BEIJING (Reuters) - China’s new soccer supremo has fiercely defended a proposal to include the national under-21 team in the domestic Chinese Super League (CSL) from this season, despite derision from local media and fans.
Wei Di’s proposal is aimed at giving China’s future internationals more experience of training and playing together and thereby improving China’s chances of qualifying for the 2014 World Cup finals.
Domestic media have poured scorn on the plan, pointing out its contradictions, pillorying Wei for being an old-fashioned adherent of the Soviet-style sport system and suggesting he must have lost his senses.
“Some journalists said I must have been kicked in the head by a donkey,” Wei told Friday’s Yangtse Evening News.
“But I am not insulting anybody’s intelligence. This was not an off-the-cuff suggestion and it will be decided by a democratic vote.”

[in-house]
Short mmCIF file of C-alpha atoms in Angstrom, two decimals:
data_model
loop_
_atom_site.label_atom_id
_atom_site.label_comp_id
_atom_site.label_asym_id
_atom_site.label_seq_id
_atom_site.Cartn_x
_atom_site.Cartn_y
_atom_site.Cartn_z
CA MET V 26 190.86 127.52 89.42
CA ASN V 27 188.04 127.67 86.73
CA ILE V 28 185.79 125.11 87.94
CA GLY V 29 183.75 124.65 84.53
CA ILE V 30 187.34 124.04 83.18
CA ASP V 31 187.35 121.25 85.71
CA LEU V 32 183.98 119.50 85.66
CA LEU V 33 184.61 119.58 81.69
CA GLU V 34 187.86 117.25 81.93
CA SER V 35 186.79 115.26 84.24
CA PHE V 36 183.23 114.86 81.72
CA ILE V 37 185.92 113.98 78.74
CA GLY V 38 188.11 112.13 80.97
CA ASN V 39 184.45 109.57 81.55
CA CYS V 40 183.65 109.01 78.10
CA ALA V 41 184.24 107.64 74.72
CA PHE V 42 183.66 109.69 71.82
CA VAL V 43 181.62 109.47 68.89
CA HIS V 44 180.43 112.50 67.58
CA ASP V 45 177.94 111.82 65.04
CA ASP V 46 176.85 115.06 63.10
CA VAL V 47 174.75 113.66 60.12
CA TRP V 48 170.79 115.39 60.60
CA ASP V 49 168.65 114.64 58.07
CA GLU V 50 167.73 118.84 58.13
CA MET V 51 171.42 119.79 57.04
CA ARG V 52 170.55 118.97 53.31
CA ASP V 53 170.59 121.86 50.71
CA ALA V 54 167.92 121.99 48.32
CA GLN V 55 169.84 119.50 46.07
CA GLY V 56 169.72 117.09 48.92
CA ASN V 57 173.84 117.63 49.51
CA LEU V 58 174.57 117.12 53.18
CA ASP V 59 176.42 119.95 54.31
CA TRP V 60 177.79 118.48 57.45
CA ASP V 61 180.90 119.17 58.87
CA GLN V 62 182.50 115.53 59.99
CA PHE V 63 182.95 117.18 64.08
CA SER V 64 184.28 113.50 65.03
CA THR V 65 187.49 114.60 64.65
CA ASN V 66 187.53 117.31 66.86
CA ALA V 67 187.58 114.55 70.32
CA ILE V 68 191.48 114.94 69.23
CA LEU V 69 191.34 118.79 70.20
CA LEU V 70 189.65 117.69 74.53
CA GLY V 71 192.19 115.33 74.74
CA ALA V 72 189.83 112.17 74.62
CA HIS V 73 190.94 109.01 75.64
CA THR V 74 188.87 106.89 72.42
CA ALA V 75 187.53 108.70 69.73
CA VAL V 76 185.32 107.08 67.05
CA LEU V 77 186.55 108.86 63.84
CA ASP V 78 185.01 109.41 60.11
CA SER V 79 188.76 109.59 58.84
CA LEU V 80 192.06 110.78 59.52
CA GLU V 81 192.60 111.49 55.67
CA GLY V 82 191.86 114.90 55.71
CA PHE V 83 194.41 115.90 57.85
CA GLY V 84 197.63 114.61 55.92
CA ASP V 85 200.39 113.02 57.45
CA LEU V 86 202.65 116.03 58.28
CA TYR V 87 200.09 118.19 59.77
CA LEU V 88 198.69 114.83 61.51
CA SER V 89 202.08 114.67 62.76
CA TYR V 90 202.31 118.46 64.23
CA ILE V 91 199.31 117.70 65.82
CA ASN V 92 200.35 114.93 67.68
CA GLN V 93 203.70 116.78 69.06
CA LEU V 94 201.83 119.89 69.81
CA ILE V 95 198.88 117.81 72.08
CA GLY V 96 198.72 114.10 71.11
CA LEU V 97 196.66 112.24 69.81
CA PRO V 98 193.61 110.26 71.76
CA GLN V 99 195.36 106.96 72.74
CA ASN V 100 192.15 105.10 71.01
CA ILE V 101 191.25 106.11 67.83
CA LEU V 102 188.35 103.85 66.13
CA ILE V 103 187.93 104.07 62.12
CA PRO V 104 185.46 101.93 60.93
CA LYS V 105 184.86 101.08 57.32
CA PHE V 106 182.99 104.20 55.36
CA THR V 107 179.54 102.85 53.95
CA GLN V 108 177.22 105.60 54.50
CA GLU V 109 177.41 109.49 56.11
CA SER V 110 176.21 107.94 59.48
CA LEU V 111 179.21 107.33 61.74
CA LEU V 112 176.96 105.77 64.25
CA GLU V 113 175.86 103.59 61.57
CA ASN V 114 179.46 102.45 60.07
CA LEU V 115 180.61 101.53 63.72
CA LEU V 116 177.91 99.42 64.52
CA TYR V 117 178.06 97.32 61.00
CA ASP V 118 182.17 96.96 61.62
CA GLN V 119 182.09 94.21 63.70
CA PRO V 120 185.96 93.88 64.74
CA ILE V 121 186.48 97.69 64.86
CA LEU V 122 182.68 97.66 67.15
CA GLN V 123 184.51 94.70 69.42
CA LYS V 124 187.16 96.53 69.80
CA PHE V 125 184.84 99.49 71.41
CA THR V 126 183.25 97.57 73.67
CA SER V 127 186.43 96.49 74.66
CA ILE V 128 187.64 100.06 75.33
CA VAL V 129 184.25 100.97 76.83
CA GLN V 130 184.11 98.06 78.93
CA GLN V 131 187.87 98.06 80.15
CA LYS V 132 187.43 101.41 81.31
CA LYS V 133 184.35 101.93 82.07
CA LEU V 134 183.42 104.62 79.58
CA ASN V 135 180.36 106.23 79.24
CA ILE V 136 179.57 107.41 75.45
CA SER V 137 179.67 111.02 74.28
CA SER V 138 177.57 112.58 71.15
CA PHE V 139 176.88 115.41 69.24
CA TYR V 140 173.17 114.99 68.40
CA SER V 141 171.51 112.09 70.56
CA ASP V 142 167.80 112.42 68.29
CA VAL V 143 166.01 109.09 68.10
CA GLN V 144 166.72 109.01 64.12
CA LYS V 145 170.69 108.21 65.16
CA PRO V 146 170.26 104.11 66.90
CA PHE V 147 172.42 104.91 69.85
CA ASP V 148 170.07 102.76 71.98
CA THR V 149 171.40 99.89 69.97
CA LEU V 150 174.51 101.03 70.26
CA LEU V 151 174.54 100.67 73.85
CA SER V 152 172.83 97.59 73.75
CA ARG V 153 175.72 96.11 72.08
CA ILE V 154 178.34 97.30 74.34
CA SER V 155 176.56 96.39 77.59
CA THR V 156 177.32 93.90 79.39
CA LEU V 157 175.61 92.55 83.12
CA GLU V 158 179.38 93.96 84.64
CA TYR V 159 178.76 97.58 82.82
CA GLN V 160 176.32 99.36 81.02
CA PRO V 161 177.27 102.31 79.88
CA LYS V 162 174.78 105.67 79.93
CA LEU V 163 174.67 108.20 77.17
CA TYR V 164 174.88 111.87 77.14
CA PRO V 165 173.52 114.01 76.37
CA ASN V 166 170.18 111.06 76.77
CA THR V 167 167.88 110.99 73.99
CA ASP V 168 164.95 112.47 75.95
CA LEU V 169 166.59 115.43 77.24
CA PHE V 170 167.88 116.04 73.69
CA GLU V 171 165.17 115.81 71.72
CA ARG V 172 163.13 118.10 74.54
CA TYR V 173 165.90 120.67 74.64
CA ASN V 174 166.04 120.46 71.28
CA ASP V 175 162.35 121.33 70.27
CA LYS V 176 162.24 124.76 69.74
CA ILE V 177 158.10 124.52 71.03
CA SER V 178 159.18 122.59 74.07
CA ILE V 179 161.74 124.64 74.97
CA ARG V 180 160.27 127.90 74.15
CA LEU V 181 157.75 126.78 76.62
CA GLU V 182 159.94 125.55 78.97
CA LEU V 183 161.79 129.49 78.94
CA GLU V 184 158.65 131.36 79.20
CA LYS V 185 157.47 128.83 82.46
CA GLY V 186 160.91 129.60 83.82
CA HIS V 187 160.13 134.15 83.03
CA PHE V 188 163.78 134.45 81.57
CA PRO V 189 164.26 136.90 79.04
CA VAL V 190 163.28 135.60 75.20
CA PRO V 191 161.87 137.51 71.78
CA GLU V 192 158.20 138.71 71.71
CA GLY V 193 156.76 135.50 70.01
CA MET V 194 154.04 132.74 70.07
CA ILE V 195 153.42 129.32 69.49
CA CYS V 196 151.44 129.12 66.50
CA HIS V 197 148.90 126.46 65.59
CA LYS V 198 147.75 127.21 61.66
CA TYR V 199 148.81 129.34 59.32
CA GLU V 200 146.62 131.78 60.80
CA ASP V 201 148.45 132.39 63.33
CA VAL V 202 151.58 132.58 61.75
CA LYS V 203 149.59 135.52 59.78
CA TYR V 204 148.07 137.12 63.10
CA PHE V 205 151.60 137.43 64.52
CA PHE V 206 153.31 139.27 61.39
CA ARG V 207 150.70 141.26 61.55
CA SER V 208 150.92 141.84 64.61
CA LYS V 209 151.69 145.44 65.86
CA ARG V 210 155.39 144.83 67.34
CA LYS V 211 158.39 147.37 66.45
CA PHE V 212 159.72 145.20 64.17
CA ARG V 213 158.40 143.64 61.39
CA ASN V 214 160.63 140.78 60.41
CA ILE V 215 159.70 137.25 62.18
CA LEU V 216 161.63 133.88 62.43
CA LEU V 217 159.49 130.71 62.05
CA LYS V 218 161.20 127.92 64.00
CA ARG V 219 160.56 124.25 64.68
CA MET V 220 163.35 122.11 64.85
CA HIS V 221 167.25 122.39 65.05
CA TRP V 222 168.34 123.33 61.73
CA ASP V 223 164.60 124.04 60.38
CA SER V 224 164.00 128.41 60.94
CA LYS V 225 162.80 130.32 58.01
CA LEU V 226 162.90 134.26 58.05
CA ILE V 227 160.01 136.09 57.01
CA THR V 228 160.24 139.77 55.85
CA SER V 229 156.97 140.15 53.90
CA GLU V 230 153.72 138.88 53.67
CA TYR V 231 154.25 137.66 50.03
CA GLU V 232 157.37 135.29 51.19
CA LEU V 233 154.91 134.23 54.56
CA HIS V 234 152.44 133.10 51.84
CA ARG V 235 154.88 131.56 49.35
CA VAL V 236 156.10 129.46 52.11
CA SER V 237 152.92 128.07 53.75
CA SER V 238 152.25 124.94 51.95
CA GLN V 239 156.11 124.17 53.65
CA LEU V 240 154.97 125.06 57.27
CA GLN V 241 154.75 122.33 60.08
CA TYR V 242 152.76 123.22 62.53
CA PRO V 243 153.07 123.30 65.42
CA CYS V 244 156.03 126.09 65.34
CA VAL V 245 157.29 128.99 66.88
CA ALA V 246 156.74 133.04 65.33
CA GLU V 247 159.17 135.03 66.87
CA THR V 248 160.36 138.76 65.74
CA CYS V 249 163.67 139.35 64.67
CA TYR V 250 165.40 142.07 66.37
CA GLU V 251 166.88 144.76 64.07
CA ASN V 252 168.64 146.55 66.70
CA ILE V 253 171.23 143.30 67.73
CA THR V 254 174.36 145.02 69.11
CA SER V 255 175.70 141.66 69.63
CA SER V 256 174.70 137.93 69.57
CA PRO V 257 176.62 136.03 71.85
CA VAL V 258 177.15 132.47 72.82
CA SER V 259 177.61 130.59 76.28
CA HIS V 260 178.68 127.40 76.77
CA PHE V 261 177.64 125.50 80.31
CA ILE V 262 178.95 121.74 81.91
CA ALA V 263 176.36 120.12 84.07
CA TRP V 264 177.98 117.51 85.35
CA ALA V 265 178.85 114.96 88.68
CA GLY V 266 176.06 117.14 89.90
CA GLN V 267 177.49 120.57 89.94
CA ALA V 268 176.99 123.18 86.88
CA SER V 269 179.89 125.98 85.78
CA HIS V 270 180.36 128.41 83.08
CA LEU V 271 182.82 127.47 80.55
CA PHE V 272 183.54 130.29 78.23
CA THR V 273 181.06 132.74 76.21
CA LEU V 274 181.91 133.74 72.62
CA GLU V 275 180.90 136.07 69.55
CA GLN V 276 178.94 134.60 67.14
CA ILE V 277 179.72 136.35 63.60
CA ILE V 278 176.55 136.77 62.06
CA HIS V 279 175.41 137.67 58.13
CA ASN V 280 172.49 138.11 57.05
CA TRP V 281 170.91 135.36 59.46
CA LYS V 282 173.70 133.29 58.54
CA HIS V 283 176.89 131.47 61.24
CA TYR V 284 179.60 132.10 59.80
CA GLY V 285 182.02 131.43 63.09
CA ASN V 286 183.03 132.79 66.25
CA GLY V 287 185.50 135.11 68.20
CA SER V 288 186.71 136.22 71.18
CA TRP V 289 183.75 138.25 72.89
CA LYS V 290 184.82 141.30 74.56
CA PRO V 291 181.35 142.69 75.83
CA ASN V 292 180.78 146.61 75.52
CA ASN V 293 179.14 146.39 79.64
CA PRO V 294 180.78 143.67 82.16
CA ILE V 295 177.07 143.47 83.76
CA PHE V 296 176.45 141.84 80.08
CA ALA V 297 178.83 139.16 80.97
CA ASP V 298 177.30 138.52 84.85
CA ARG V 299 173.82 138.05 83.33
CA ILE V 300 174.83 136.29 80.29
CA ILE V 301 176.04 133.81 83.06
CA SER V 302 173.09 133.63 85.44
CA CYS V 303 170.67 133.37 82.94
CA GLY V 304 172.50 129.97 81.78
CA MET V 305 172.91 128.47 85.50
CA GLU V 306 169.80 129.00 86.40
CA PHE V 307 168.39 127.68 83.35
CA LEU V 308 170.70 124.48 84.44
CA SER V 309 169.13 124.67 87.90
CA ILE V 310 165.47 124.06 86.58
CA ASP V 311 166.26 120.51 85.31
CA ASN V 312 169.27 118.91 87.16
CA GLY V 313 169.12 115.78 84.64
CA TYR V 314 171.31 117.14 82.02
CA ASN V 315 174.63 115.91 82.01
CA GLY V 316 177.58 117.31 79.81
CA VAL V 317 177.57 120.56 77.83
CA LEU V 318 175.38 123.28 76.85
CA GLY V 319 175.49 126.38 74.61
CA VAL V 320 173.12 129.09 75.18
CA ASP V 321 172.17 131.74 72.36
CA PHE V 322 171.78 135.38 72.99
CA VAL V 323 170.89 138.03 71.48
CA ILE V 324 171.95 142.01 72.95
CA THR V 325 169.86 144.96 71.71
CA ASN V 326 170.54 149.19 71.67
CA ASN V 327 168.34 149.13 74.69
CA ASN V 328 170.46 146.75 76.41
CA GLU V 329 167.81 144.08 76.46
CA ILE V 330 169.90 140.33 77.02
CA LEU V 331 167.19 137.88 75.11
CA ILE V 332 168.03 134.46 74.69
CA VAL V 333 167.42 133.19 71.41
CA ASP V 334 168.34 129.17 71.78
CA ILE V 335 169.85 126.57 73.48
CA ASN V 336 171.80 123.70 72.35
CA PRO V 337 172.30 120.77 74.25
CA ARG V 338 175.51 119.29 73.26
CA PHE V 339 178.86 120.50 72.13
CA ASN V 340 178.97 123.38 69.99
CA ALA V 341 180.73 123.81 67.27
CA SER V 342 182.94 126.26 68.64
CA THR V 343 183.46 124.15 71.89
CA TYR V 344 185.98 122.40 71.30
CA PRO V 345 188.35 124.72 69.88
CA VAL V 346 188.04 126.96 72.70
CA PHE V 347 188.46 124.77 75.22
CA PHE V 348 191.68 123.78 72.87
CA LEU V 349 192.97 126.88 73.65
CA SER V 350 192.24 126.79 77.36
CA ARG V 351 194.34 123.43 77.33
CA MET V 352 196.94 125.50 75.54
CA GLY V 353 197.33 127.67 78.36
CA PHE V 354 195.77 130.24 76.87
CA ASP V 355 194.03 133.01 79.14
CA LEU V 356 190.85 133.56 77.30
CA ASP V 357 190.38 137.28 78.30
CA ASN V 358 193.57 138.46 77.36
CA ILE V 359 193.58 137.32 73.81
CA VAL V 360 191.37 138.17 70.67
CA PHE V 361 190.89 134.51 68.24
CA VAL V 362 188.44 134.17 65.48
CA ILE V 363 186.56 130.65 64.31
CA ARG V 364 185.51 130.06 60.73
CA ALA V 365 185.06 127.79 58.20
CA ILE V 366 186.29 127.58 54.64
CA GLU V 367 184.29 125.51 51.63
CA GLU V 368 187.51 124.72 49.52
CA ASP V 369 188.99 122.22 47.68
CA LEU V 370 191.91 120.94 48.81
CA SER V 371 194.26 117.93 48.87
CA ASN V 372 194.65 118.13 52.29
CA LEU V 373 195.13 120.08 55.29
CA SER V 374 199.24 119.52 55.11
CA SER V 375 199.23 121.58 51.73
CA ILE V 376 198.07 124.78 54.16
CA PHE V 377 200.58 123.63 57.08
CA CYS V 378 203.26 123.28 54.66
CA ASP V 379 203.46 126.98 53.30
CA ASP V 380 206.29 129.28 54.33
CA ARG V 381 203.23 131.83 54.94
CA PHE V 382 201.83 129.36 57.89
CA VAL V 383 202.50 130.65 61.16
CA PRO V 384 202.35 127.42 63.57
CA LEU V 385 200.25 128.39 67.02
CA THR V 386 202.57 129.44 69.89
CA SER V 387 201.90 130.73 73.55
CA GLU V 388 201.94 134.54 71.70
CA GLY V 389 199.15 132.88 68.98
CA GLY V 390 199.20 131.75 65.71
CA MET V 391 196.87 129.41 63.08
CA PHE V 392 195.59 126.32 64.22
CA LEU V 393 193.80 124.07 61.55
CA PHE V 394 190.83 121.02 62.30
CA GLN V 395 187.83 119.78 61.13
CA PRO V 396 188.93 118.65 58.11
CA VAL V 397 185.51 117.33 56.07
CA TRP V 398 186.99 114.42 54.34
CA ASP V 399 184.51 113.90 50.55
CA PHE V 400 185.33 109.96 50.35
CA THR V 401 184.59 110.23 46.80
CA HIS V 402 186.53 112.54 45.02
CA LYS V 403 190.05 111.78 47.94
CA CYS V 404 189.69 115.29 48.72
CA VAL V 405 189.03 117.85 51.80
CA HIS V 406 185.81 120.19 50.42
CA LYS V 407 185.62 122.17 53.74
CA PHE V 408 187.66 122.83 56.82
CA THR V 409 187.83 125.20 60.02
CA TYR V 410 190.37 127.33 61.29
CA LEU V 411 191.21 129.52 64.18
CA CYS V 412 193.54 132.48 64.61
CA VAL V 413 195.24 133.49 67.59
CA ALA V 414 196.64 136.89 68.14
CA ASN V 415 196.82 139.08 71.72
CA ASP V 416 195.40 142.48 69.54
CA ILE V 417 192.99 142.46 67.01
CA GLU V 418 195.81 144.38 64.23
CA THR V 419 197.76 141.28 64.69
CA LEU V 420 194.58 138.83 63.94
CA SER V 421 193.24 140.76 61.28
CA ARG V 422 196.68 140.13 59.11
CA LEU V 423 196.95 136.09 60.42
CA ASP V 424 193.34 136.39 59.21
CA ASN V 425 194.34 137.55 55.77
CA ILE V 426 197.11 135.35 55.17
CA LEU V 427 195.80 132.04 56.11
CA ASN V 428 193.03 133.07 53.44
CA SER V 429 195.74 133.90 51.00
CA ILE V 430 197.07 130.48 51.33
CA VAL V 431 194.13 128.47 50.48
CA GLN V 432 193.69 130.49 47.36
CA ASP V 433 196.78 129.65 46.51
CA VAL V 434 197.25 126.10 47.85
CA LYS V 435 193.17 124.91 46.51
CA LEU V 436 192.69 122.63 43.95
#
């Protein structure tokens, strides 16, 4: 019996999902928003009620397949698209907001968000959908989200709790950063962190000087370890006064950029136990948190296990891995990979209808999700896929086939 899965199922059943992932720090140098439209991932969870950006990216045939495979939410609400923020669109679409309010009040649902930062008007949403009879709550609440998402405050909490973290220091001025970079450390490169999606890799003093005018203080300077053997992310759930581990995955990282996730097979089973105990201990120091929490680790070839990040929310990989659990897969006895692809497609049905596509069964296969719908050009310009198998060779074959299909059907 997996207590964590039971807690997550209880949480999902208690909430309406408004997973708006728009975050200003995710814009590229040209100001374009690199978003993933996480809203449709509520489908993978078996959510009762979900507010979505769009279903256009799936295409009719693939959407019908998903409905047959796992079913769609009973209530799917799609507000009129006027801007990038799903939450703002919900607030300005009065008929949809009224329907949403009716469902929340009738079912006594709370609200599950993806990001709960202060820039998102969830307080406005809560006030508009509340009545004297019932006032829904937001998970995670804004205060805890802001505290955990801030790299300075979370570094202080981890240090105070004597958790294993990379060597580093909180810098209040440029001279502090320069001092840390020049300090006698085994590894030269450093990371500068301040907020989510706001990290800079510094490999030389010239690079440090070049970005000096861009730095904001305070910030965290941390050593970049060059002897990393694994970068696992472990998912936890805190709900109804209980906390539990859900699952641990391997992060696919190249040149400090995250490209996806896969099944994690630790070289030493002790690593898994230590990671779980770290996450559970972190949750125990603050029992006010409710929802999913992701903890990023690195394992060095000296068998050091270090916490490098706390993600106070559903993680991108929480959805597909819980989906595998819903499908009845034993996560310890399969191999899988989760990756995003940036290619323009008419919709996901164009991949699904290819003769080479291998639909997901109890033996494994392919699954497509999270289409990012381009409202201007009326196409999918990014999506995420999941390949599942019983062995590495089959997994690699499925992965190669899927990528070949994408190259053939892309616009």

Wei, who assumed control at the Chinese Football Association (CFA) after the arrest of his predecessor for match-fixing in January, enjoyed huge Olympic success in his previous job as the nation’s head of water sports.
His plan calls for the under-21 squad to become the 17th team in the CSL, the under-19s to join division two and the under-17s to play in the third flight.
The national teams would play their games in midweek and would not appear in the league tables, although the results would count towards the points totals of clubs.
The plan to keep the nation’s most promising young players together for a long period has echoes of the dispatch of a Chinese squad for training in Hungary in the 1950s and more recently similar groups sent to Brazil and Germany.
Despite those efforts, China has qualified for the World Cup just once — in 2002. Wei, however, still sees the central planning of the state sports system as the key to future success.
“We have to adhere to the state system, which is China’s unique advantage. Why can’t we make use of it?” Wei added.
“Nobody set me the goal (of qualifying) for 2014. It was the requirement I have set for myself. Therefore I came upon this idea.”
The proposal will be voted on at a CSL annual general meeting over the weekend, a week ahead of the start of the new season.
Despite the chaos caused by the ongoing match-fixing scandal, and media reports to the contrary, a CFA spokesman told Reuters the new season would kickoff as scheduled next Saturday.
Reporting by Nick Mulvenney and Liu Zhen; Editing by Alastair Himmer